Home > Rediff Guide To The Net > Features
Play it safe
Online dangers and simple ways to avoid them
Velany Fernandes |
August 11, 2003 11:19 IST
You may never know who is sending you annoying emails or how your personal details are being used, when you're online. The anonymous, yet invasive nature of the cyber world can be very daunting.
But are your concerns, about online safety, valid?
Yes, they are. But while dangers do lurk in cyberspace, you needn't lose sleep over them. Exercising a little caution could go a long way in safeguarding yourself.
To awaken surfers to this reality, the Mumbai Police, in association with the city's business community is organising a 'Cyber Safety Week' from Aug 18 to 23, 2003. The week will be packed with awareness seminars and panel discussions, which will be held in 15 city colleges.
"The cyber world is safer than the real world"
That is what Vijay Mukhi, chairman of the IT committee, Indian Merchants Chamber had to say at a press conference held on August 5.
This statement would take most by surprise. People do, after all, tend to be rather cautious with their online dealings. Mukhi elaborates, "If someone asked for my credit card information offline, I'd willingly share it. But I'd think twice before sharing the same information online." There is a certain fear about carrying out commercial transactions in cyberspace. Trust doesn't come easy, especially if money is involved.
VL Mehta, chairman, Computer Society of India (Mumbai chapter), explains, "In the real world, there are certain laws, certain norms in place. That is why people tend to trust easily. However in cyberspace, there are no boundaries, no defined norms. You give information via an electronic medium. You cannot see the person you are interacting with."
This anonymity that surrounds many online activities heightens fear among people. It is to allay these fears and suggest safe practices in cyberspace, that the Cyber Safety Week has been conceived.
First let's identify the most common safety worries.
These are some concerns aired by the computer industry experts present at the conference.
What you need to worry about:
- Email frauds: Emails that cheat you of huge sums of money by offering fantastic overseas financial schemes and promising great returns
- Nasty or obscene emails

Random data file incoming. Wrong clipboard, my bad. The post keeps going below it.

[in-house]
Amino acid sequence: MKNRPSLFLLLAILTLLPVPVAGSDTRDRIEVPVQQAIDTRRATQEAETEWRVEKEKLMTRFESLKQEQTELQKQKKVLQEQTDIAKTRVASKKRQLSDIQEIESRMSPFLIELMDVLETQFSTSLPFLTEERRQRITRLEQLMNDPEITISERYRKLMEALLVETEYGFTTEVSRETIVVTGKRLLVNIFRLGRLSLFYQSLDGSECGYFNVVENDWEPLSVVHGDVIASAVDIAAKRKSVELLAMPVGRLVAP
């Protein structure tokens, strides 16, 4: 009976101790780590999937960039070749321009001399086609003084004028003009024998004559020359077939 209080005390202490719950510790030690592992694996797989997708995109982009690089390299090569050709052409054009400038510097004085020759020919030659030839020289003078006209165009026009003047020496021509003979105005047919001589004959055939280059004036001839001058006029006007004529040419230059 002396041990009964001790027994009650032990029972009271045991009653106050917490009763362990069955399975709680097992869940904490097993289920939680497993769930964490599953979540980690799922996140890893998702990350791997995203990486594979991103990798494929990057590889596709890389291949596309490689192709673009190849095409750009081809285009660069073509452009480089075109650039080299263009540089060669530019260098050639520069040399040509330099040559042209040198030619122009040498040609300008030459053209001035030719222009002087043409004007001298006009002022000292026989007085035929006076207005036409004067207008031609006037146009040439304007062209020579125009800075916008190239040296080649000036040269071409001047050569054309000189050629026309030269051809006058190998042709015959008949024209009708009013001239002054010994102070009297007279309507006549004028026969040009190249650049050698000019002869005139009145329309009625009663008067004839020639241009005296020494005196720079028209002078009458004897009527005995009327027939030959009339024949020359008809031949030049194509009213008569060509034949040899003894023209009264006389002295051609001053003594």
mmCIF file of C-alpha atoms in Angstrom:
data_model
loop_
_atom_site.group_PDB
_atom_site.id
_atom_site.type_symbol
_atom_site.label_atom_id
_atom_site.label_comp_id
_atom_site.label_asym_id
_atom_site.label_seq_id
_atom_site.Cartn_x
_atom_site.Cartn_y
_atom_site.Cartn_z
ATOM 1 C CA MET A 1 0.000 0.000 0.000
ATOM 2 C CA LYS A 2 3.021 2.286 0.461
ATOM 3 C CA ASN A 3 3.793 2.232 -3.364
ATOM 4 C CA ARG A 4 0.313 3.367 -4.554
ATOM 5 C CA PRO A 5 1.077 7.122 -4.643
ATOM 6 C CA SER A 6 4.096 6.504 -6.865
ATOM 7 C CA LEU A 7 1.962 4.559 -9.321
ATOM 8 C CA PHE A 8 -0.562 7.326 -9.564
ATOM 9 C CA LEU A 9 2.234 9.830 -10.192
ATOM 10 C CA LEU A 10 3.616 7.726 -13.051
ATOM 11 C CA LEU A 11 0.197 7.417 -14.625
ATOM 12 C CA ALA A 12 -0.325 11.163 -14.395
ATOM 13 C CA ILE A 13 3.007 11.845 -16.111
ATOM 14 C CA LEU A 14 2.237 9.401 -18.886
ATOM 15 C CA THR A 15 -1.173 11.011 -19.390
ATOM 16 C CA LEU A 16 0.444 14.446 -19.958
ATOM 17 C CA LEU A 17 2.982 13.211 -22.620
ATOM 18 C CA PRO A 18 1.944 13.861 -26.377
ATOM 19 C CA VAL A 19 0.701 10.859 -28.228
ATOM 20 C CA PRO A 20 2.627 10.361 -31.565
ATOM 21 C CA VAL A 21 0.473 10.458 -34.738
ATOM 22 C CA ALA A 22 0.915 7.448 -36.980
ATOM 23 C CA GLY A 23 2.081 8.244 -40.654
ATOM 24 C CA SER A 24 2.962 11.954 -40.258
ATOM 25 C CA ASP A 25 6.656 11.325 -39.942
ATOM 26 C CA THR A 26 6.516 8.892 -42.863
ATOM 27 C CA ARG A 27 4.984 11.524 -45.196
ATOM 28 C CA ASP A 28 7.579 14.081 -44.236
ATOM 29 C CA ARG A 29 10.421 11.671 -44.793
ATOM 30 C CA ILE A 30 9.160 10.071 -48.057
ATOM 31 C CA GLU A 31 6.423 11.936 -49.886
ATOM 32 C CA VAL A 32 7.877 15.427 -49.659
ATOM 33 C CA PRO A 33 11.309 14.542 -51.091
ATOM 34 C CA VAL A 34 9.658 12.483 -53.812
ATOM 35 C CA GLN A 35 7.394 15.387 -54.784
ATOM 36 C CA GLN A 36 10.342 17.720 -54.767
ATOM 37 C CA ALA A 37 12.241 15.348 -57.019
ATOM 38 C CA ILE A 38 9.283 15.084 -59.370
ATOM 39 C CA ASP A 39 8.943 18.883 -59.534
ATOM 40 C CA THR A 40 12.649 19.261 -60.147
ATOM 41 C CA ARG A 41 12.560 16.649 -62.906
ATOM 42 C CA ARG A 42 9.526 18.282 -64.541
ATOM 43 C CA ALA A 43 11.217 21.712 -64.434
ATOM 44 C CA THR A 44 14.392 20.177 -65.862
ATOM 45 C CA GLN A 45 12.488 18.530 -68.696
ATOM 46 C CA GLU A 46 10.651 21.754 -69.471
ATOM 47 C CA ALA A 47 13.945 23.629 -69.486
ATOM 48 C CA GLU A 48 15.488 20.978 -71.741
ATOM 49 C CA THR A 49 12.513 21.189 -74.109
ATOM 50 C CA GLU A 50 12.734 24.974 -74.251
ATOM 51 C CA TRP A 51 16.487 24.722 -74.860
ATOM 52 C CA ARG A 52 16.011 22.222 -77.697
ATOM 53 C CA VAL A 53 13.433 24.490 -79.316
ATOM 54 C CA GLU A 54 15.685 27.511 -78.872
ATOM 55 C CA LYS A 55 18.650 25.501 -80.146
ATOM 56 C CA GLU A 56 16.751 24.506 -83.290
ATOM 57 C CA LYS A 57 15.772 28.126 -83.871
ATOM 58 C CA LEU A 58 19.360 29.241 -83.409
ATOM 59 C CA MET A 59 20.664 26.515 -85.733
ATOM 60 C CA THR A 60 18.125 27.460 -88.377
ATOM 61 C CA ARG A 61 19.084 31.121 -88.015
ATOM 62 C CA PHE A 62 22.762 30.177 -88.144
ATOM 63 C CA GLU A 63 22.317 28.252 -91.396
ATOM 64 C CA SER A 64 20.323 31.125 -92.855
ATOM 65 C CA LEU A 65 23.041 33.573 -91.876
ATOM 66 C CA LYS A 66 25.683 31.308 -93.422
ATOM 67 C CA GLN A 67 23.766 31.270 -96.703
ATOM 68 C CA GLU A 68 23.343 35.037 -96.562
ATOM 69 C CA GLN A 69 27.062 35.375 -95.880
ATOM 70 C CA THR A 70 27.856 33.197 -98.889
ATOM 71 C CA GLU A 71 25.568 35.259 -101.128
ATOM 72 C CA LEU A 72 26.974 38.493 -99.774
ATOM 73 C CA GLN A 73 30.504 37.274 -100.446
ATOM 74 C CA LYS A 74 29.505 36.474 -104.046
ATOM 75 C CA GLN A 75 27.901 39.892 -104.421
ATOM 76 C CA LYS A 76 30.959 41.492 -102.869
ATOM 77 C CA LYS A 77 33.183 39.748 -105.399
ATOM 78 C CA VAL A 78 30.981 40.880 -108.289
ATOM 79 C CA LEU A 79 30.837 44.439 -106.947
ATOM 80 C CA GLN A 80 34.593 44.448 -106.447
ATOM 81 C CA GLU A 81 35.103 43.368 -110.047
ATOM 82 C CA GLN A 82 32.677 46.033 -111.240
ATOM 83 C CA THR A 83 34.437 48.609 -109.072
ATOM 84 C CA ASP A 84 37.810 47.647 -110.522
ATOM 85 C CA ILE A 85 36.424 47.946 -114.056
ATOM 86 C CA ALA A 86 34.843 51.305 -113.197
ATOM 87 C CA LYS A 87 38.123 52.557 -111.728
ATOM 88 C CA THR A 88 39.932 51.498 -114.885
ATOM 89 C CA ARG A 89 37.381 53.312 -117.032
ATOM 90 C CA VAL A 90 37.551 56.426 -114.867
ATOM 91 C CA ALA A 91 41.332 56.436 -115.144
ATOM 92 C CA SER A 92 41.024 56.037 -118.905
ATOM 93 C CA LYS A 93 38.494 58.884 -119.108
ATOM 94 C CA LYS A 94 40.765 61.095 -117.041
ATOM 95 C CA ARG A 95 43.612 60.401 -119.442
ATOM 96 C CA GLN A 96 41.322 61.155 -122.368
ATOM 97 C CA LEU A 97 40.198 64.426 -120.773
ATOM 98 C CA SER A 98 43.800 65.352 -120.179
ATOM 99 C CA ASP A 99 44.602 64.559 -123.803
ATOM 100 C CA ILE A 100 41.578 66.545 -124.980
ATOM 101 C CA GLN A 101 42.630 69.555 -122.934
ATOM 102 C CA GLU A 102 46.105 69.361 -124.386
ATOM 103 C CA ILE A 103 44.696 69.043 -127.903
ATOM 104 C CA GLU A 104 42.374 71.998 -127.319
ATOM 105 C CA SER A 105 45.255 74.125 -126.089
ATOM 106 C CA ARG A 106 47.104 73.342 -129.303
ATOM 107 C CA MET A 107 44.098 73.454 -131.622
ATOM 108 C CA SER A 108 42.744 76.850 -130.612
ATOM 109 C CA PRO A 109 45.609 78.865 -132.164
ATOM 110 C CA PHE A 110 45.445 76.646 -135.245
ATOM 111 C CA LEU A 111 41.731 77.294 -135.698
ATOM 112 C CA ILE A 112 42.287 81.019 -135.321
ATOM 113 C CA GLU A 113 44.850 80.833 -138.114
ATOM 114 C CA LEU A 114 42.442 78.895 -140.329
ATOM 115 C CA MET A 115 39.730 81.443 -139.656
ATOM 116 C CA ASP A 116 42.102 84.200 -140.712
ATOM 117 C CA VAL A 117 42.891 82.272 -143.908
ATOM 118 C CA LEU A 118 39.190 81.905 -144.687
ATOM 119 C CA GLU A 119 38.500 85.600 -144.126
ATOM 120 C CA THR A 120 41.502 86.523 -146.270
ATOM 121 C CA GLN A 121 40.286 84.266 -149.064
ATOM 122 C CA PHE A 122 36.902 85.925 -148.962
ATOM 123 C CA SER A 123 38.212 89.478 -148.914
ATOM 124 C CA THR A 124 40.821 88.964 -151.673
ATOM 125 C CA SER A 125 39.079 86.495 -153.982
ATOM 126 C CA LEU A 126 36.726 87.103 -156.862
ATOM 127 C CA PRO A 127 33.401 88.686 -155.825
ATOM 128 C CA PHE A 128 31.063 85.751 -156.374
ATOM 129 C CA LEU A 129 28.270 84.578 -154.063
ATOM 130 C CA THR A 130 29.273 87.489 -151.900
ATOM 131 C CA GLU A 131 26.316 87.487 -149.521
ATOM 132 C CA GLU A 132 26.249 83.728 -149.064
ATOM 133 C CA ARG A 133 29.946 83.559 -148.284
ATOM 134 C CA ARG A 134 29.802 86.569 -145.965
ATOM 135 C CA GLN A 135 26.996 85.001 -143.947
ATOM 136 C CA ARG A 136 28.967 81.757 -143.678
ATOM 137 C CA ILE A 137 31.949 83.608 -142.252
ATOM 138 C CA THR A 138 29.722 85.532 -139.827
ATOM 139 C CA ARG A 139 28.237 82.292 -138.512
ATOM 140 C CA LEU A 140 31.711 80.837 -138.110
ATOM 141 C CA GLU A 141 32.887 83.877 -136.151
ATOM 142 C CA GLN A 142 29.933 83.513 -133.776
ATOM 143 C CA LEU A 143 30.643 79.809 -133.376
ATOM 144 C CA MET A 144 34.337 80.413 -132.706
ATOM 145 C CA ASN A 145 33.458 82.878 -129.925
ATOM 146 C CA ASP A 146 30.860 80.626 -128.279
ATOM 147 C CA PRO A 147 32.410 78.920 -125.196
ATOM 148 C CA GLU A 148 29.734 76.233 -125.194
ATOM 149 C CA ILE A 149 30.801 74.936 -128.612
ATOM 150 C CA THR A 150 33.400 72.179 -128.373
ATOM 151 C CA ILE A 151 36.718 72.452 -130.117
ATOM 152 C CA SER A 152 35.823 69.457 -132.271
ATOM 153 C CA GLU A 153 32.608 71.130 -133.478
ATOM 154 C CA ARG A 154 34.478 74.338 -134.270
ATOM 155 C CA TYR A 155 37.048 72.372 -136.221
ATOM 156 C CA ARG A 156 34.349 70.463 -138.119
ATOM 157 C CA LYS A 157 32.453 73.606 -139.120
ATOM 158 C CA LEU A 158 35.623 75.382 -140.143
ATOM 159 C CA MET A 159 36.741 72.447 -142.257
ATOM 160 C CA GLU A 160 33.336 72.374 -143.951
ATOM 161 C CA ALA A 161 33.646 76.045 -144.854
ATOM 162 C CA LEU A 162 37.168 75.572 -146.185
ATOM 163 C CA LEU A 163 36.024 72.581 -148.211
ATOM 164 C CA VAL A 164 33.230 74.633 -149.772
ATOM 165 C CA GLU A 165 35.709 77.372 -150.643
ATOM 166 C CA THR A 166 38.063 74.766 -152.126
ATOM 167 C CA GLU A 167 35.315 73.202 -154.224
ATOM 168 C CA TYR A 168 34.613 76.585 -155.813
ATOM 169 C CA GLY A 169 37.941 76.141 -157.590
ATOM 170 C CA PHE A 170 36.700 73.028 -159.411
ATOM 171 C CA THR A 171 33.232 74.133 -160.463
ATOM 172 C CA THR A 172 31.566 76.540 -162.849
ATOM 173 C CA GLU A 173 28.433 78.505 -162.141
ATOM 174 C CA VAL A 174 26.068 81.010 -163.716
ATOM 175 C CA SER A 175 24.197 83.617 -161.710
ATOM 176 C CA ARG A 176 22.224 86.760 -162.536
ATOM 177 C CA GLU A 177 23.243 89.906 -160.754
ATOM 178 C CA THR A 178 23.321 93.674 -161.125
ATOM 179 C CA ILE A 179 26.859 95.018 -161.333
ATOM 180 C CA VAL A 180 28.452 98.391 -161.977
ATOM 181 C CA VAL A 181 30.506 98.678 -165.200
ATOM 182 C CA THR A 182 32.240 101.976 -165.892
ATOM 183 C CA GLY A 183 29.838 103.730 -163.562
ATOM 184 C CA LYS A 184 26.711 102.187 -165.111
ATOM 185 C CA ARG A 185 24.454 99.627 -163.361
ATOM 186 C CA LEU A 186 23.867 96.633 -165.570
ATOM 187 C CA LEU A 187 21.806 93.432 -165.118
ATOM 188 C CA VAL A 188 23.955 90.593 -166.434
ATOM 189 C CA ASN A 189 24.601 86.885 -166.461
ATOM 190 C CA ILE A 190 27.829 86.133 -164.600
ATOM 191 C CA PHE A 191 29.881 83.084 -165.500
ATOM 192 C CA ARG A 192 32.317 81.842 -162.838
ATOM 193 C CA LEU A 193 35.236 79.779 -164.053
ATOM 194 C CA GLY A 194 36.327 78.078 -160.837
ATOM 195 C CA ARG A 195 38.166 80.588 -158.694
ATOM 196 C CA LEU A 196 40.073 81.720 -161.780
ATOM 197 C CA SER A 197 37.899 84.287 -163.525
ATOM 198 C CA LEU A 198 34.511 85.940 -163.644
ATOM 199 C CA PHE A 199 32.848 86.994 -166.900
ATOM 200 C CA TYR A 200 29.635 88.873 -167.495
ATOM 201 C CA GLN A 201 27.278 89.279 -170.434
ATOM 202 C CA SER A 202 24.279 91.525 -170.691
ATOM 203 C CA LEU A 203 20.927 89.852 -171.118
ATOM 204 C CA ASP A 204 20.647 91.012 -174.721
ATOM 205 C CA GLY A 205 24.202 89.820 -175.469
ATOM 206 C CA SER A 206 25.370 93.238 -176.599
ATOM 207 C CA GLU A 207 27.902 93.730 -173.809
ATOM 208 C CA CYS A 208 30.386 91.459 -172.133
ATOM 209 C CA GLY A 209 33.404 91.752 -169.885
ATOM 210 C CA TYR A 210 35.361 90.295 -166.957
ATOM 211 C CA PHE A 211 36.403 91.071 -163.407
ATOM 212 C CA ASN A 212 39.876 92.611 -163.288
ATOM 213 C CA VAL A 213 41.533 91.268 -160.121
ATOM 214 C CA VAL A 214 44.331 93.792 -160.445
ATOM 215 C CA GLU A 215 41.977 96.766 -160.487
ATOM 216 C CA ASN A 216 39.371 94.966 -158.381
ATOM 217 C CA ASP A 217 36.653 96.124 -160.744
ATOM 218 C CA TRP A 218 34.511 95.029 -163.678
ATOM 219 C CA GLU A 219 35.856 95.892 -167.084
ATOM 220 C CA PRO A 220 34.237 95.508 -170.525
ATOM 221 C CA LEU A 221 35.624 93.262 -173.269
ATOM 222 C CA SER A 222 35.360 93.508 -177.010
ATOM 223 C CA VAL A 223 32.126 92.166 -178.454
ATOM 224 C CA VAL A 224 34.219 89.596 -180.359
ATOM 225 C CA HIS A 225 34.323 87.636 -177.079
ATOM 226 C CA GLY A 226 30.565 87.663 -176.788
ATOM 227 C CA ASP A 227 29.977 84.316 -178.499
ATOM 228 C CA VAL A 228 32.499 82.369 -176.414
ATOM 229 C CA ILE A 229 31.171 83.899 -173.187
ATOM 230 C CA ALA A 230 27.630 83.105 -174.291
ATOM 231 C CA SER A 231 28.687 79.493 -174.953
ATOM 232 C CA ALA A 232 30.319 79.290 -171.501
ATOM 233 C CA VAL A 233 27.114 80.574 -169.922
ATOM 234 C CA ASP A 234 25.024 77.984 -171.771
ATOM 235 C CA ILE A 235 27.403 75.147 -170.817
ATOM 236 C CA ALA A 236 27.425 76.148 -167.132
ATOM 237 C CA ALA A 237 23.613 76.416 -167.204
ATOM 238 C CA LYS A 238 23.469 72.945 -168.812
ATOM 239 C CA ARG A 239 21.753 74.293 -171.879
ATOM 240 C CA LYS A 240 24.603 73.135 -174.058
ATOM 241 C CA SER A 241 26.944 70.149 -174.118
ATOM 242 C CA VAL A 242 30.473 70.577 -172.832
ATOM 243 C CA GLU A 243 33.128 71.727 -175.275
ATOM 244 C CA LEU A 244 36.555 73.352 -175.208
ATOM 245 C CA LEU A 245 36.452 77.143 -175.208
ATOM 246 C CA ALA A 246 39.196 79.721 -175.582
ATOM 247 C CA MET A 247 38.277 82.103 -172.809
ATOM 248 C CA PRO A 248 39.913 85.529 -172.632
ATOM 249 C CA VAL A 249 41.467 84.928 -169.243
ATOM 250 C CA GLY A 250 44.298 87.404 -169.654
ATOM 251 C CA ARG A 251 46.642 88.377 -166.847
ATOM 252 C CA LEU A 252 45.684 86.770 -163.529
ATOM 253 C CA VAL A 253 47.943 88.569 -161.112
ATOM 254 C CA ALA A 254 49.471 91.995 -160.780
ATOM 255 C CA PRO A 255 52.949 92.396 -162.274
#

- People hacking into your account
- People publishing your personal details (name, photograph, telephone numbers) on dating or pornographic sites without your consent
- Identity theft: When people steal your personal information
- Social engineering: When people trick you into revealing your password
- Downloading files or attachments that may have Trojans (destructive programs that masquerade as benign applications)
- Clicking on links that can pick up your personal details.
- Losing money while shopping online
Precautions you can take:
1. Email security:
- Be careful where you post/submit your email id on public forums. Share it only with known people.
- Do not download attachments or files received through emails sent by unknown persons.
2. Password protection:
- Never give your password to anyone.
- When selecting a password, make sure it is a combination of alphabets, numerals and special characters.
3. Personal details:
- Never give personal details to anyone while chatting online. Even if you're chatting with a friend, there could be someone else using his/her id.
4. Online transactions:
- Conduct online transactions only through Web sites and companies that have proper security checks in place.
- Many sites use protocols like Secure Socket Layer (SSL) to obtain confidential information. Check if the site you are using is secure. Browsers provide a security option. Look for a lock on the page. A broken lock indicates a lapse in security. Another indicator of a safe site is 'https://' instead of 'http://'.
5. At a cyber café:
- Never surf from a cyber café if you are keying in any sensitive data. The computer may have a program running in the background that is storing all your information.
- Be careful of inquisitive surfers around.
- Always logout of all your messengers and any mailbox you have open, before you leave.
6. At home:
- Most companies regularly release patches for security holes in their software products. Always keep your operating systems and software you regularly use (like browsers, instant messengers, email programs, media players) updated by downloading these patches.
- Never click on links that say, 'download software' unless you are absolutely sure of the content.
- Never click on pop-ups that say, 'Click here for more information'
Better safe than sorry
If you stick to the above principle, you can avoid most of the online dangers.
Neeraj Roy, managing director and CEO of hungama.com, asserts, "Those who surf are intelligent, educated people, who would never reveal a lot of details offline. Somehow when they go online, they seem to forget that. By exercising a little caution, people themselves can make the cyber experience safe."
Safety rules for kids